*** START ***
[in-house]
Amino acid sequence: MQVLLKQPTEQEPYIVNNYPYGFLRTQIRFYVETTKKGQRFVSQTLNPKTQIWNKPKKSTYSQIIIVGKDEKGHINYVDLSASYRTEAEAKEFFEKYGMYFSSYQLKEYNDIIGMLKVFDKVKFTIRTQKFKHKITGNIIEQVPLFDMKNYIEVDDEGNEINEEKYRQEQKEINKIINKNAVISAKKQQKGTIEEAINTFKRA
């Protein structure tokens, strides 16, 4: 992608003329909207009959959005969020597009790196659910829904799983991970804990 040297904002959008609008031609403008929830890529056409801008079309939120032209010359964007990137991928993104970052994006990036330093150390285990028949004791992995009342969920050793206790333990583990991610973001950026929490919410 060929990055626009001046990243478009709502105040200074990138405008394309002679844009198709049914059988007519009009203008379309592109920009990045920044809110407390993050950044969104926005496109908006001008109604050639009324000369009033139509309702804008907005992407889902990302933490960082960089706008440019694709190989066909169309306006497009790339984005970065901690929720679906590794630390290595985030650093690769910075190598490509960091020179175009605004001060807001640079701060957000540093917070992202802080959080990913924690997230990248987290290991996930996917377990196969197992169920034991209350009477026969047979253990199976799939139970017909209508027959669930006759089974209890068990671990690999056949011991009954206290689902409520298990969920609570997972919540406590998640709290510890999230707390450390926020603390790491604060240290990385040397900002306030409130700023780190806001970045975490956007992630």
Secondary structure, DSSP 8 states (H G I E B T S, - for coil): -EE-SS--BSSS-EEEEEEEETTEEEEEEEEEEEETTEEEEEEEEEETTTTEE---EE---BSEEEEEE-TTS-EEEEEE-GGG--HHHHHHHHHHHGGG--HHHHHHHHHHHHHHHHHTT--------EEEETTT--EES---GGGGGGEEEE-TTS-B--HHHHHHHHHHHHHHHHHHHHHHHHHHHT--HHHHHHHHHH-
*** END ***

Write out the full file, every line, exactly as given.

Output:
[in-house]
Amino acid sequence: MQVLLKQPTEQEPYIVNNYPYGFLRTQIRFYVETTKKGQRFVSQTLNPKTQIWNKPKKSTYSQIIIVGKDEKGHINYVDLSASYRTEAEAKEFFEKYGMYFSSYQLKEYNDIIGMLKVFDKVKFTIRTQKFKHKITGNIIEQVPLFDMKNYIEVDDEGNEINEEKYRQEQKEINKIINKNAVISAKKQQKGTIEEAINTFKRA
């Protein structure tokens, strides 16, 4: 992608003329909207009959959005969020597009790196659910829904799983991970804990 040297904002959008609008031609403008929830890529056409801008079309939120032209010359964007990137991928993104970052994006990036330093150390285990028949004791992995009342969920050793206790333990583990991610973001950026929490919410 060929990055626009001046990243478009709502105040200074990138405008394309002679844009198709049914059988007519009009203008379309592109920009990045920044809110407390993050950044969104926005496109908006001008109604050639009324000369009033139509309702804008907005992407889902990302933490960082960089706008440019694709190989066909169309306006497009790339984005970065901690929720679906590794630390290595985030650093690769910075190598490509960091020179175009605004001060807001640079701060957000540093917070992202802080959080990913924690997230990248987290290991996930996917377990196969197992169920034991209350009477026969047979253990199976799939139970017909209508027959669930006759089974209890068990671990690999056949011991009954206290689902409520298990969920609570997972919540406590998640709290510890999230707390450390926020603390790491604060240290990385040397900002306030409130700023780190806001970045975490956007992630």
Secondary structure, DSSP 8 states (H G I E B T S, - for coil): -EE-SS--BSSS-EEEEEEEETTEEEEEEEEEEEETTEEEEEEEEEETTTTEE---EE---BSEEEEEE-TTS-EEEEEE-GGG--HHHHHHHHHHHGGG--HHHHHHHHHHHHHHHHHTT--------EEEETTT--EES---GGGGGGEEEE-TTS-B--HHHHHHHHHHHHHHHHHHHHHHHHHHHT--HHHHHHHHHH-